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Behind the Glamour

The lights dim and the chatter of fashion industry insiders, celebrities, and socialites are replaced by the thumping sound of dance music. All eyes are focused on the peninsula shaped runway that juts out in the sea of well dressed people. Photographers, armed with Nikon cameras, jostle for position. As the beat of the music intensifies, the curtain bursts open and out struts an impossibly thin, yet strikingly beautiful model. She is clad in expensive fashion and walking in pumps with heels as long and thin as chopsticks.

One after another, long legged models stride up and down the runway, as fashion magazine editors scribble notes and photographers feverishly flash away, causing the room to resemble a 4th of July fireworks display. In less than 20 minutes the music dies and the show comes to an end. Backstage, the designer, models, and army of makeup artists, hair stylists, and production people exchange hugs and kisses. The champagne is brought out and for the first time in several weeks, Julie Mannion is able to exhale.

Mannion, one half of the partnership that owns KCD Worldwide, is a fashion industry veteran. At KCD, Mannion produces elaborate fashion shows and special events for such fashion icons as Calvin Klein, Ralph Lauren, Versace, and Marc Jacobs. She joined KCD right out of college, when it was known as Keeble Cavaco & Duka and run by original owners Kezia Keeble and John Duka. “KCD has been my only job,” said Mannion.

“After I graduated from college I knew that I wanted to be in fashion, so I moved to New York without really knowing what my options where. At first I didn’t have a job, but I was exceedingly lucky to get a position with Keeble Cavaco & Duka.” In the early 90’s, when health issues affected both Keeble and Duka, Mannion and current partner, Ed Filipowski, stepped up and assumed ownership of the company. Today KCD Worldwide is a thriving business with 25 employees and offices in New York and Paris.

I spoke recently with Mannion and asked her a few questions about KCD Worldwide and management.

What’s a typical day like for you?

It varies depending on the time of year. Recently we just wrapped up fashion week in New York City so most of my time was spent on fashion show productions. For instance, we coordinated Marc Jacobs’ runway show and perfume launch. I knew that Marc wanted to do a big show and after party so I had to find a location to support 1,200 people, get people to do the lighting and music, select a casting director, and interface with Marc’s team to put together a schedule. I also recently did a store opening for The Gap, featuring Sarah Jessica Parker. The Gap used our production because they knew it was going to be something out of the ordinary from what they typically do.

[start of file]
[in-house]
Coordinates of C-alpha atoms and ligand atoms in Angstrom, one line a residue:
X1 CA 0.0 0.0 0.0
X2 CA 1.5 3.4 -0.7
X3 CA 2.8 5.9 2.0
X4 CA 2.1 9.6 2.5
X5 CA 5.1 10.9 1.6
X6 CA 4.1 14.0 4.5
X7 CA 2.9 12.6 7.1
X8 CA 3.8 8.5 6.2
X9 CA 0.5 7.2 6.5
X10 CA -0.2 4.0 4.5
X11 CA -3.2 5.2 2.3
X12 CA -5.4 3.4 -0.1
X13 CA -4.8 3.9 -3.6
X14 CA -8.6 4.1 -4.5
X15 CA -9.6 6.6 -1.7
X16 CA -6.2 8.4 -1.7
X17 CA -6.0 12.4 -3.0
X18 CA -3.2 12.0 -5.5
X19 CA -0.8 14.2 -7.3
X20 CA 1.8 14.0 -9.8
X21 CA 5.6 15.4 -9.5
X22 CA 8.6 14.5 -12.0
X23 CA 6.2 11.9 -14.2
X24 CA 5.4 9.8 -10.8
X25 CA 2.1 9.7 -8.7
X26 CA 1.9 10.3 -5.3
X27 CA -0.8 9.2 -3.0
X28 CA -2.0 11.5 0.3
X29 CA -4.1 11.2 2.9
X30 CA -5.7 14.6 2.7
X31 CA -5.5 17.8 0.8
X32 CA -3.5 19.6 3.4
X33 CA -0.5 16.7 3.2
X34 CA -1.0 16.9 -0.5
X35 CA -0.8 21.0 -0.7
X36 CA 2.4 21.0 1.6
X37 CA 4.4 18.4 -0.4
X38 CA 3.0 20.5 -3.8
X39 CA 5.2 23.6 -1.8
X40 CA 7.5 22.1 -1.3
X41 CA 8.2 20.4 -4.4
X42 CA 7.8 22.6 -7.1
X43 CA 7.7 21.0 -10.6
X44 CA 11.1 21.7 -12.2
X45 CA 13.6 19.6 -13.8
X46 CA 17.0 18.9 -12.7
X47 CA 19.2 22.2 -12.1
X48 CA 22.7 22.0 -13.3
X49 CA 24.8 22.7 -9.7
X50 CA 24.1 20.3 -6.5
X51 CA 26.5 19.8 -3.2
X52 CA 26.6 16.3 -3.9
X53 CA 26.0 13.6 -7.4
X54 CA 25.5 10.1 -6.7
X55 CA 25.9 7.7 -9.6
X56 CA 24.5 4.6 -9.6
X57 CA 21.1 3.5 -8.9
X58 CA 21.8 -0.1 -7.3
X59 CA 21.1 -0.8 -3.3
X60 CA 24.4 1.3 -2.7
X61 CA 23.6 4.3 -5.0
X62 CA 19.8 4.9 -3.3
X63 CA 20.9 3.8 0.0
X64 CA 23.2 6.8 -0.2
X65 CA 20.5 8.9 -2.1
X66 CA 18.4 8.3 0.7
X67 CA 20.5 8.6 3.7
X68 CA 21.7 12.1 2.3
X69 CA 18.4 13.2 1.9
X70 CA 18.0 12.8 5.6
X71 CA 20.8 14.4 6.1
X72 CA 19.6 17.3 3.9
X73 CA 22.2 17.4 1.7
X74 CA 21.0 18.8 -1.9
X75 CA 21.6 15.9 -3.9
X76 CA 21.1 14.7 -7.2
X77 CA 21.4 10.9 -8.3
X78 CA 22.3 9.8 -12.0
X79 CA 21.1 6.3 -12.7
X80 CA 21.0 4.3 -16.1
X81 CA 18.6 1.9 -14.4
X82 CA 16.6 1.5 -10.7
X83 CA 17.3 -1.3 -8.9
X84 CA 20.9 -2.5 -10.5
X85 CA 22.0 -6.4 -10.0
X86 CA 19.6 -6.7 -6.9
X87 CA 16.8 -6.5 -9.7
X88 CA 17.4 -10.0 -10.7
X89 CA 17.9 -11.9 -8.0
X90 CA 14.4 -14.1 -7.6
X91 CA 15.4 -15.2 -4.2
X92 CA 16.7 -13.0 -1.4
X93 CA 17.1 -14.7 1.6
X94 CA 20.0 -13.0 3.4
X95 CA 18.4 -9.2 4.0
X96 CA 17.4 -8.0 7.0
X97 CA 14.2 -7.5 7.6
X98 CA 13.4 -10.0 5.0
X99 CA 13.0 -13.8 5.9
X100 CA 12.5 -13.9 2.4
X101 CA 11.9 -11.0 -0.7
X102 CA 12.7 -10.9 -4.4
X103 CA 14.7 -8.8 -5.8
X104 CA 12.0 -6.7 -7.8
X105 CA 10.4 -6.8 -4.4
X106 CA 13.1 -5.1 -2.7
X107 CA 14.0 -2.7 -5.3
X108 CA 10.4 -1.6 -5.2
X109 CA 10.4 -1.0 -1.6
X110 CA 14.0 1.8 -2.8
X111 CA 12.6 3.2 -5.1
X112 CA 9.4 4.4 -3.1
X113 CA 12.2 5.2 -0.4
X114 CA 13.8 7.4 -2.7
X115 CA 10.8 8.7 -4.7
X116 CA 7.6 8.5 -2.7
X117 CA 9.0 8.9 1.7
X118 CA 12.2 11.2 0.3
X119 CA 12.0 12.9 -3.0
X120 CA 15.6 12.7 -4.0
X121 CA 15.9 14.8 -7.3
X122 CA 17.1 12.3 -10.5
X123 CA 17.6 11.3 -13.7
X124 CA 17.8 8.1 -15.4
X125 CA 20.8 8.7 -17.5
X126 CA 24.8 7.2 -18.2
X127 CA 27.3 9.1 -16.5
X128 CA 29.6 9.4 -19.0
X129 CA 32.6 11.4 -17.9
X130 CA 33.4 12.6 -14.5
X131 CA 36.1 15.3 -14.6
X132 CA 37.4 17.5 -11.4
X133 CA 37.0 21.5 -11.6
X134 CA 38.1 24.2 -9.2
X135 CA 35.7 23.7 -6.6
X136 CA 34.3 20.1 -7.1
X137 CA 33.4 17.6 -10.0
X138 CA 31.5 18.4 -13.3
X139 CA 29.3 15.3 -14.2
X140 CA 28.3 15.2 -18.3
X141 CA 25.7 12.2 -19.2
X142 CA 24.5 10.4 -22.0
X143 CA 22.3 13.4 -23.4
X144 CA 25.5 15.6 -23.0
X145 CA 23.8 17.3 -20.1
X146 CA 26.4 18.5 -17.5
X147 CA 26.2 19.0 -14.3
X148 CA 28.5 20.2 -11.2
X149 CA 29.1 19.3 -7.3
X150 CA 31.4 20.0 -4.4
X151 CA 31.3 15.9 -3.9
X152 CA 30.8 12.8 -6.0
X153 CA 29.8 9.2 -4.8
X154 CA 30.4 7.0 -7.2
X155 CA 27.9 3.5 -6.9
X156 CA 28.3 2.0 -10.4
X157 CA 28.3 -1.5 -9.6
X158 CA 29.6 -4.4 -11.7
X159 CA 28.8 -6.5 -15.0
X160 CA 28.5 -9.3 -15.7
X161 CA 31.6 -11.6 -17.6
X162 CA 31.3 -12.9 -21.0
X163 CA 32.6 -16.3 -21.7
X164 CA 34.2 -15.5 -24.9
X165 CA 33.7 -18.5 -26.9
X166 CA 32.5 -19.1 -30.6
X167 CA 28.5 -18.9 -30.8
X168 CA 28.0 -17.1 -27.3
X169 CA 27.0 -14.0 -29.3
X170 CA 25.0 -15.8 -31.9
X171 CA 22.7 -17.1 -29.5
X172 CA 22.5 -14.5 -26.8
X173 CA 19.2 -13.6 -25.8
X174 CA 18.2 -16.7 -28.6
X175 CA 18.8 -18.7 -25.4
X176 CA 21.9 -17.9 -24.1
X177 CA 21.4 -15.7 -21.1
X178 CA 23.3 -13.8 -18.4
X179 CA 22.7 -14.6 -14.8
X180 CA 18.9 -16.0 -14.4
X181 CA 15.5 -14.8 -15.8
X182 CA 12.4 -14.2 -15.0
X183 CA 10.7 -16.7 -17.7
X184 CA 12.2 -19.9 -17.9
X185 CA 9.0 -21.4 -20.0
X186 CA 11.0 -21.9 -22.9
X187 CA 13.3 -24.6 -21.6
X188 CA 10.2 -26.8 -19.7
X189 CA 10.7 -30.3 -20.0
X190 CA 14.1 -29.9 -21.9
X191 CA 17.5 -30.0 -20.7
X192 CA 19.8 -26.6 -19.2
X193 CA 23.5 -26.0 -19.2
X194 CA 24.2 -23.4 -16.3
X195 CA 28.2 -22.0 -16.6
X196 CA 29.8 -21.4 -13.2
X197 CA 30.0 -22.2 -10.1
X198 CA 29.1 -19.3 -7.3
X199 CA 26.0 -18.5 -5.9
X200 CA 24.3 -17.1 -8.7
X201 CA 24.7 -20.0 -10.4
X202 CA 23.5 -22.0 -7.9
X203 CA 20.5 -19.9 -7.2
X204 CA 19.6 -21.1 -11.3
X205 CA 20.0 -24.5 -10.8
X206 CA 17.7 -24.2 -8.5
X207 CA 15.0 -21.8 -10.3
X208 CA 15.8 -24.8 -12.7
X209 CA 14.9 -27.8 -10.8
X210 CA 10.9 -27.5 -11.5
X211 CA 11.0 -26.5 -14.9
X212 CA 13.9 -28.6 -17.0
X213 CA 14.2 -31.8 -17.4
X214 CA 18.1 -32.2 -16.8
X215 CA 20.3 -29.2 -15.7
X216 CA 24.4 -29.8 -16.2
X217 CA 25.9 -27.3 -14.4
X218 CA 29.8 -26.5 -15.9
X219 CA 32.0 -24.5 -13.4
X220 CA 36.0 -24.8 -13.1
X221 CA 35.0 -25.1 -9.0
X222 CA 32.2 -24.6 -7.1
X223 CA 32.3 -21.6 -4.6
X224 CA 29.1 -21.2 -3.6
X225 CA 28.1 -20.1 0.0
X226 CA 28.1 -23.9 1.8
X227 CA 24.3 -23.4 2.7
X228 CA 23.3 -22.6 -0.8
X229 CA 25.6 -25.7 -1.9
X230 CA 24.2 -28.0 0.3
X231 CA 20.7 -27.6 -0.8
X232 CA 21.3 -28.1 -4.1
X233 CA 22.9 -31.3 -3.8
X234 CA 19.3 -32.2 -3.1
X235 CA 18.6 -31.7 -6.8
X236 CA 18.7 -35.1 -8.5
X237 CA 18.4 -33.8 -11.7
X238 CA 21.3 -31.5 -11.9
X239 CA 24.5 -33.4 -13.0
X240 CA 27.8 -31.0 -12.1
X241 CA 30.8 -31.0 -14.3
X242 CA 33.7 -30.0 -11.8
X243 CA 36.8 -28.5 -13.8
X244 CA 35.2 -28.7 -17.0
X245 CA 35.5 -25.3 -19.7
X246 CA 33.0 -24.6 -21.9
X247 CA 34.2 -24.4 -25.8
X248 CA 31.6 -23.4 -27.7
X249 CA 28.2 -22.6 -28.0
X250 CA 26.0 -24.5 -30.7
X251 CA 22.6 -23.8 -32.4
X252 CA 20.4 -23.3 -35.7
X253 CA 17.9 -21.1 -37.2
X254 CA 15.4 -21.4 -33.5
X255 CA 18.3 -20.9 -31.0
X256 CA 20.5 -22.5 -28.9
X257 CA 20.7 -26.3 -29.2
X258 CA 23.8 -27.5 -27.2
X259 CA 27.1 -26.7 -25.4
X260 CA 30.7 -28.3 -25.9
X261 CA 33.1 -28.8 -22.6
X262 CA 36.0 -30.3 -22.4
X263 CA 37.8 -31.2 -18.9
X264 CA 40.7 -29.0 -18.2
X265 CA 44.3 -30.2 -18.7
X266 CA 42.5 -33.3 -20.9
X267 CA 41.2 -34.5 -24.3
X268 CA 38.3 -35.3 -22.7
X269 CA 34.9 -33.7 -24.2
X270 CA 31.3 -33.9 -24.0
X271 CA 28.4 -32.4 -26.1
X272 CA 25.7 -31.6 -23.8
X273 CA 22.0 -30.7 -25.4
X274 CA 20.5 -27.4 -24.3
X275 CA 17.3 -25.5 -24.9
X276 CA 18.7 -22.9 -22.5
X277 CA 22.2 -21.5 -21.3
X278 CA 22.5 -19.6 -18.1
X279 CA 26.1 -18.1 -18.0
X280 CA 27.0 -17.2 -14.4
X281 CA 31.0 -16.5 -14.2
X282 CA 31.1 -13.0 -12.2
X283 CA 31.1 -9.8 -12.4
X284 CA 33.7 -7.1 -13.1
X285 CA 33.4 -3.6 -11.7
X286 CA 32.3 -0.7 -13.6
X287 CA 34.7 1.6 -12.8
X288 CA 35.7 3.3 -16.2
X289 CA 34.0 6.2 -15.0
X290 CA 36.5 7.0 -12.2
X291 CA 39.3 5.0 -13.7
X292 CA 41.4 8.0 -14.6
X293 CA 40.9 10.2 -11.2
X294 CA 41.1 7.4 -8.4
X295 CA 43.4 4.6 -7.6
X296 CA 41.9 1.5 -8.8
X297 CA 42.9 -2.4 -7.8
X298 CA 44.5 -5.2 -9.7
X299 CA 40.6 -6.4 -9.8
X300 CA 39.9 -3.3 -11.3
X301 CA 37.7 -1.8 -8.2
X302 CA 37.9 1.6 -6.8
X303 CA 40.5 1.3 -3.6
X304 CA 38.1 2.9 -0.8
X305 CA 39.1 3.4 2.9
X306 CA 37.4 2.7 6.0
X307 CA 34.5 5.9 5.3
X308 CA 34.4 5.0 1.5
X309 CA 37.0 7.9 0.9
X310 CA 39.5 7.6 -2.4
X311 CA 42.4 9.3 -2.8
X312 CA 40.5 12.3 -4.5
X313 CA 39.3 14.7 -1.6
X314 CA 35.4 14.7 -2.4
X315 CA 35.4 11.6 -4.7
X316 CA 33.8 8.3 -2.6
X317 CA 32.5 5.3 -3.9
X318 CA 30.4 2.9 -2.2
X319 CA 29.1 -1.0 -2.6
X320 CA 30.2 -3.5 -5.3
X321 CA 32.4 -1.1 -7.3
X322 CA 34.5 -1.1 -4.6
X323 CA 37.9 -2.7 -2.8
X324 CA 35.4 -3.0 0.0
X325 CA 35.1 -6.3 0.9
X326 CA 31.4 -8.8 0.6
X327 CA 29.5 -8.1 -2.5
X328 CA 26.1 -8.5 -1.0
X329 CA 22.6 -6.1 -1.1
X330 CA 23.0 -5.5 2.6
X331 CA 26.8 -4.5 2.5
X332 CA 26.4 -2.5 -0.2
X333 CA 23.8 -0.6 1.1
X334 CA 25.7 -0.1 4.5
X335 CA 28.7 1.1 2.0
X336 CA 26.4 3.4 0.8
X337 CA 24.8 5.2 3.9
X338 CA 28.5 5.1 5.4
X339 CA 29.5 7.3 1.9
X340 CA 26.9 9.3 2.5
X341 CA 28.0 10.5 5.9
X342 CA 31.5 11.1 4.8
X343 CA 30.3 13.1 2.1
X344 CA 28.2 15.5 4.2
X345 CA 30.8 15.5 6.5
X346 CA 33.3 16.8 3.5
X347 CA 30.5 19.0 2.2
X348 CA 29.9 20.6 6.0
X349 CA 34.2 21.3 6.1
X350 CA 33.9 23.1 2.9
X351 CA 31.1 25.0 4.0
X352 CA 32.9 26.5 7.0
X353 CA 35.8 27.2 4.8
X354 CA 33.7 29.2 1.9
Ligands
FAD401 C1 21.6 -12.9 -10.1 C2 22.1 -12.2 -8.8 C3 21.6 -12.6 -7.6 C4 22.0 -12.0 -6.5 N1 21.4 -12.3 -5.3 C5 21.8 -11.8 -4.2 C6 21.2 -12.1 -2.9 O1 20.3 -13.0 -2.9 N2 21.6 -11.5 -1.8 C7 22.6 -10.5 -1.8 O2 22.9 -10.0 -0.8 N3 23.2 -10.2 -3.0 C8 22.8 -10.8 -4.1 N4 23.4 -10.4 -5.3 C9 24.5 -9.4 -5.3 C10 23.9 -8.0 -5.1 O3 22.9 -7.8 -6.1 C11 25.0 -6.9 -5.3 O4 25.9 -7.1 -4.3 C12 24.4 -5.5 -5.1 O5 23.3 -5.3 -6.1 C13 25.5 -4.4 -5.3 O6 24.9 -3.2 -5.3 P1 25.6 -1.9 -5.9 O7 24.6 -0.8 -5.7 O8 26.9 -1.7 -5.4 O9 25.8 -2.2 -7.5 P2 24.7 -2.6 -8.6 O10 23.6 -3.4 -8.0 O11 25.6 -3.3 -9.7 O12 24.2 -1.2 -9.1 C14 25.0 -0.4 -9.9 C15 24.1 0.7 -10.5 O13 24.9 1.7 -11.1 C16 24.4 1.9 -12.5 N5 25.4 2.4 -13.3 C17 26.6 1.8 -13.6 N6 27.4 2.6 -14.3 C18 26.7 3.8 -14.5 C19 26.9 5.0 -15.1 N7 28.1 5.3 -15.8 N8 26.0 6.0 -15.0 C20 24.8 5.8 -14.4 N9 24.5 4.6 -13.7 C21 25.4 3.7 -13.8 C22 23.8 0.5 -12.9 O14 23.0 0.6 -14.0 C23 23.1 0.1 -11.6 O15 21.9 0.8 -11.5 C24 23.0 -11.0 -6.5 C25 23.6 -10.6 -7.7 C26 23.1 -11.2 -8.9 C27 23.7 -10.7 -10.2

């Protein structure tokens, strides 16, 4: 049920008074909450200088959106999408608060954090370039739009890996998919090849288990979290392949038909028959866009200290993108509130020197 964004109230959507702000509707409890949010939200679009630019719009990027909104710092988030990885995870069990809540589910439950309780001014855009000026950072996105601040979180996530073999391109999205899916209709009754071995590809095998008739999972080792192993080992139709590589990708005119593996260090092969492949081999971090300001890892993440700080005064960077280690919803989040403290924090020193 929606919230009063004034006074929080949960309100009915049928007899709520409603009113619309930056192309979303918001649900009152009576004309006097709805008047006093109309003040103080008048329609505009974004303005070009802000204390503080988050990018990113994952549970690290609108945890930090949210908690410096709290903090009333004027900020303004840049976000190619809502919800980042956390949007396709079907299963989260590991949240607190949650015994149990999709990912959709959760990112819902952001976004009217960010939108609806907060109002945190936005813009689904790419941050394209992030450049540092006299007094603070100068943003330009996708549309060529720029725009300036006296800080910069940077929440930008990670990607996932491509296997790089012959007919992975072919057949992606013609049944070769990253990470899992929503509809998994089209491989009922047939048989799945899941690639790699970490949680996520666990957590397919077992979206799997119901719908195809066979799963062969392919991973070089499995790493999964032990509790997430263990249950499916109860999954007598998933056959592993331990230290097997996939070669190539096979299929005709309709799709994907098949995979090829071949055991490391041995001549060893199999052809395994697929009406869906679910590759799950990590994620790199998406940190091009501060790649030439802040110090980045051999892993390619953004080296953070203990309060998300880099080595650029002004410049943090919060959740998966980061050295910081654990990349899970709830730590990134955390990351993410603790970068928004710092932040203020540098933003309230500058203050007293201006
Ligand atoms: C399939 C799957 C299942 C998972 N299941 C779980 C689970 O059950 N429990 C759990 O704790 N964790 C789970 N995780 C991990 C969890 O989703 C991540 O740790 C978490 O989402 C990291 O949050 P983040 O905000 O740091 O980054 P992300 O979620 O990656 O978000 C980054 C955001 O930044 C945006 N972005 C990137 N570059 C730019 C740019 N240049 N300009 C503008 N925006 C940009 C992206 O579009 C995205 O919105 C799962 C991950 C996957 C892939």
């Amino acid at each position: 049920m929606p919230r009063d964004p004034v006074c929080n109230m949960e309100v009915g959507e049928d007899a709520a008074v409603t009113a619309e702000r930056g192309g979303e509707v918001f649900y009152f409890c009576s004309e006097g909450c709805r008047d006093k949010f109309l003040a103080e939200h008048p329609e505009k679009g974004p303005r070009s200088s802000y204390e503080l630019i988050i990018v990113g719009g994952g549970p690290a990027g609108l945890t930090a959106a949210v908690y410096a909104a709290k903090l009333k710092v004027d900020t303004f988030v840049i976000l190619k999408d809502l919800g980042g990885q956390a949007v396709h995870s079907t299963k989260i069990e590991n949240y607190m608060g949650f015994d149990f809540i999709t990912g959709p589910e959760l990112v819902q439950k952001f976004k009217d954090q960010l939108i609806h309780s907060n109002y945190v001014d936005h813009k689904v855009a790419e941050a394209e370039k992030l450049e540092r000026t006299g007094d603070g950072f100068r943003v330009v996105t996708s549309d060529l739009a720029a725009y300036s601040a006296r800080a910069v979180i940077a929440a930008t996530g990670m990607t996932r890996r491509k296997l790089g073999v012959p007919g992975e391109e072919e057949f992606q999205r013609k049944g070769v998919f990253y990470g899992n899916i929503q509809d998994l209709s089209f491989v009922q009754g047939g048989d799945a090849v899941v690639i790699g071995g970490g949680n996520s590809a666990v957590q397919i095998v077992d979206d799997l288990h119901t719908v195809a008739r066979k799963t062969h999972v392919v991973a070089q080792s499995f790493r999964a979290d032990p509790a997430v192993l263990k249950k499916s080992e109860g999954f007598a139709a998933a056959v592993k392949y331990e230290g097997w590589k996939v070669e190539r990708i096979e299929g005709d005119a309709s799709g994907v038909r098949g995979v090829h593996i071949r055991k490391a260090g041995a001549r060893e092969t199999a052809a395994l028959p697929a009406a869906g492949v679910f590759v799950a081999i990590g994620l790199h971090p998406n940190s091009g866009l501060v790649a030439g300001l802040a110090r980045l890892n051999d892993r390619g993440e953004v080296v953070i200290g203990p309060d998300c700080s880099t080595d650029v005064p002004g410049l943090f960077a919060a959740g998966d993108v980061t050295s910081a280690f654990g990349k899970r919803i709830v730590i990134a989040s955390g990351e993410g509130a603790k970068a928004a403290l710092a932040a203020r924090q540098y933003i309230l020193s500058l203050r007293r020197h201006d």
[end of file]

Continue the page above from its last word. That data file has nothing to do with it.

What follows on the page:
The fashion media relations industry has grown increasingly competitive over the years. How has KCD been able to maintain its market leading position?

I don’t think that Ed and I compete with anyone but ourselves. When we took over the business in 1991 we decided that we were going to focus on servicing our key clients. Fortunately, we had clients such as Calvin Klein that had been with us for many years and we knew that our clients would continue to do business with us as long as we provide them with excellent service. We built our company on the mandate of servicing our clients and the media. Additionally, we approach our clients from a strategic point of view. We talk with each client about where they are now and what are their needs, because each client is in a different growth period. Whether they have been in business twenty years or are just starting out like a Zac Posen, they all have unique needs that we try to meet.

How would you describe your management style?

Management takes a lot of work and is something that you have to believe in. As owners of the company, Ed and I take it as a serious responsibility to really set the example and provide leadership. Ed and I try to lead by example. We both put in the long hours and work exceptionally hard. We try to give [our employees] exposure to clients and to help them along their career path. We believe in the people we hire. We believe in championing them and making sure that everyone has a voice to ensure that they feel good about the work that they are doing. Team building is also an important part of my leadership. I try to build teams with different talents so that everyone brings something unique to the table.

September 27, 2004
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